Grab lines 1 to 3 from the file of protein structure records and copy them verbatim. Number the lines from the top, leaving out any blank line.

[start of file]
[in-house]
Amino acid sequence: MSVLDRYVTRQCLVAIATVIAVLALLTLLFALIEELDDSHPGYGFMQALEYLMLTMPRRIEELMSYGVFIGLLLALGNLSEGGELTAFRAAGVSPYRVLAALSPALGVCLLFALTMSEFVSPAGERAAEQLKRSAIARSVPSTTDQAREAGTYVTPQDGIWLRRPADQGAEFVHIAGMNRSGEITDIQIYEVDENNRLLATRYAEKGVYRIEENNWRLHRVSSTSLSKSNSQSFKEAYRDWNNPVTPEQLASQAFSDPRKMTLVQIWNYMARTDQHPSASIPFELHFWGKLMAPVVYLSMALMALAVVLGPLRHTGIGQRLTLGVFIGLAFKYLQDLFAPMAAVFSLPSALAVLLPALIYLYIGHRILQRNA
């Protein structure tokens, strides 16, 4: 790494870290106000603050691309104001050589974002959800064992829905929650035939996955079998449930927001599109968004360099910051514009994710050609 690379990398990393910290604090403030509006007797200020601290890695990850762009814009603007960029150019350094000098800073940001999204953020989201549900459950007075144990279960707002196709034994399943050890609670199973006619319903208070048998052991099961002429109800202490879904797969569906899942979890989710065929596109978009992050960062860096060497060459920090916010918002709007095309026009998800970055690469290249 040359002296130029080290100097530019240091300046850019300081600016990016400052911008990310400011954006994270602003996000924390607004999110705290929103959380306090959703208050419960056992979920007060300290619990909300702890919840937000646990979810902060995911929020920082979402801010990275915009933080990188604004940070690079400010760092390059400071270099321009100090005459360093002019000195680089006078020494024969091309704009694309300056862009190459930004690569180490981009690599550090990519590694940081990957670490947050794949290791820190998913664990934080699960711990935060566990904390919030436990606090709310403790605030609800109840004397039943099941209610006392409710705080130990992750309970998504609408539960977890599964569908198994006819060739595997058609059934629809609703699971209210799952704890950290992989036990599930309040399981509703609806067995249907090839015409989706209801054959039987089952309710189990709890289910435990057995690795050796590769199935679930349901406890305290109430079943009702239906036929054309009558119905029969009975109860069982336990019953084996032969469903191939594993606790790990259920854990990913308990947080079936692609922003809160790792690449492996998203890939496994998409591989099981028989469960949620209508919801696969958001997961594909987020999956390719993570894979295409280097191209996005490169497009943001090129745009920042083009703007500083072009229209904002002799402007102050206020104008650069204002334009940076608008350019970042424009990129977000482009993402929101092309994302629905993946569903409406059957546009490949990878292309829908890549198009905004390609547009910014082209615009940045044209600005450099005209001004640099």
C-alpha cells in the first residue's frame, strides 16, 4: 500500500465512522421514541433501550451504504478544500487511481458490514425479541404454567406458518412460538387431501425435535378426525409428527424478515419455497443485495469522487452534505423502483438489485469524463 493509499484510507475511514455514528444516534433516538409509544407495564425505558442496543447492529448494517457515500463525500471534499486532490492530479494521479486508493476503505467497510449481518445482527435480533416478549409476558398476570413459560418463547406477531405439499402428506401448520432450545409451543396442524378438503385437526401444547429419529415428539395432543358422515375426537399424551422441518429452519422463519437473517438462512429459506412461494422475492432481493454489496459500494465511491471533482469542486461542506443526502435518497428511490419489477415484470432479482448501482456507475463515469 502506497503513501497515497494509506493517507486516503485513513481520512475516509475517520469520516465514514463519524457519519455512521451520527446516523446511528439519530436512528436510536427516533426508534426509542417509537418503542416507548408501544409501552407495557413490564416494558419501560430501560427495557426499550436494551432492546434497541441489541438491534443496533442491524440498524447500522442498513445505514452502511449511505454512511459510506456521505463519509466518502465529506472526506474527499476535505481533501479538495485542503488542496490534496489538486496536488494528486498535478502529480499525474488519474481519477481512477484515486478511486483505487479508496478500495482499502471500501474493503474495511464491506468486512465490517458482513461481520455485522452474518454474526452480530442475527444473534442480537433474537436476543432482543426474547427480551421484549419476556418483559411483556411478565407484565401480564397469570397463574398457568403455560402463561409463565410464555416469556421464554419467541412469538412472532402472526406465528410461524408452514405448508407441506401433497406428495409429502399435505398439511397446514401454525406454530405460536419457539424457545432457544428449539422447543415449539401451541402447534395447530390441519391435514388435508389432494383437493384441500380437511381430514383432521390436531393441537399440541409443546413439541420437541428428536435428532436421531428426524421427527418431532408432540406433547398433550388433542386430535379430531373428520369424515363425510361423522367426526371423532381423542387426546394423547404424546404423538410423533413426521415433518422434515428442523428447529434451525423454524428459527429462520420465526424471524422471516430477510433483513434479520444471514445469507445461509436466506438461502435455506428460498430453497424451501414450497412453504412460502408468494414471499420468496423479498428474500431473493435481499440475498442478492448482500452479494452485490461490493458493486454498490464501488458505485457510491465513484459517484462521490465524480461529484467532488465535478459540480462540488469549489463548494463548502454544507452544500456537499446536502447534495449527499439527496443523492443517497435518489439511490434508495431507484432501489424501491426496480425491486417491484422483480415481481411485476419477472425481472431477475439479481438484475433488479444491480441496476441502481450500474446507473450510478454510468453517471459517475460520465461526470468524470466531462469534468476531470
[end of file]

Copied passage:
[in-house]
Amino acid sequence: MSVLDRYVTRQCLVAIATVIAVLALLTLLFALIEELDDSHPGYGFMQALEYLMLTMPRRIEELMSYGVFIGLLLALGNLSEGGELTAFRAAGVSPYRVLAALSPALGVCLLFALTMSEFVSPAGERAAEQLKRSAIARSVPSTTDQAREAGTYVTPQDGIWLRRPADQGAEFVHIAGMNRSGEITDIQIYEVDENNRLLATRYAEKGVYRIEENNWRLHRVSSTSLSKSNSQSFKEAYRDWNNPVTPEQLASQAFSDPRKMTLVQIWNYMARTDQHPSASIPFELHFWGKLMAPVVYLSMALMALAVVLGPLRHTGIGQRLTLGVFIGLAFKYLQDLFAPMAAVFSLPSALAVLLPALIYLYIGHRILQRNA
């Protein structure tokens, strides 16, 4: 790494870290106000603050691309104001050589974002959800064992829905929650035939996955079998449930927001599109968004360099910051514009994710050609 690379990398990393910290604090403030509006007797200020601290890695990850762009814009603007960029150019350094000098800073940001999204953020989201549900459950007075144990279960707002196709034994399943050890609670199973006619319903208070048998052991099961002429109800202490879904797969569906899942979890989710065929596109978009992050960062860096060497060459920090916010918002709007095309026009998800970055690469290249 040359002296130029080290100097530019240091300046850019300081600016990016400052911008990310400011954006994270602003996000924390607004999110705290929103959380306090959703208050419960056992979920007060300290619990909300702890919840937000646990979810902060995911929020920082979402801010990275915009933080990188604004940070690079400010760092390059400071270099321009100090005459360093002019000195680089006078020494024969091309704009694309300056862009190459930004690569180490981009690599550090990519590694940081990957670490947050794949290791820190998913664990934080699960711990935060566990904390919030436990606090709310403790605030609800109840004397039943099941209610006392409710705080130990992750309970998504609408539960977890599964569908198994006819060739595997058609059934629809609703699971209210799952704890950290992989036990599930309040399981509703609806067995249907090839015409989706209801054959039987089952309710189990709890289910435990057995690795050796590769199935679930349901406890305290109430079943009702239906036929054309009558119905029969009975109860069982336990019953084996032969469903191939594993606790790990259920854990990913308990947080079936692609922003809160790792690449492996998203890939496994998409591989099981028989469960949620209508919801696969958001997961594909987020999956390719993570894979295409280097191209996005490169497009943001090129745009920042083009703007500083072009229209904002002799402007102050206020104008650069204002334009940076608008350019970042424009990129977000482009993402929101092309994302629905993946569903409406059957546009490949990878292309829908890549198009905004390609547009910014082209615009940045044209600005450099005209001004640099």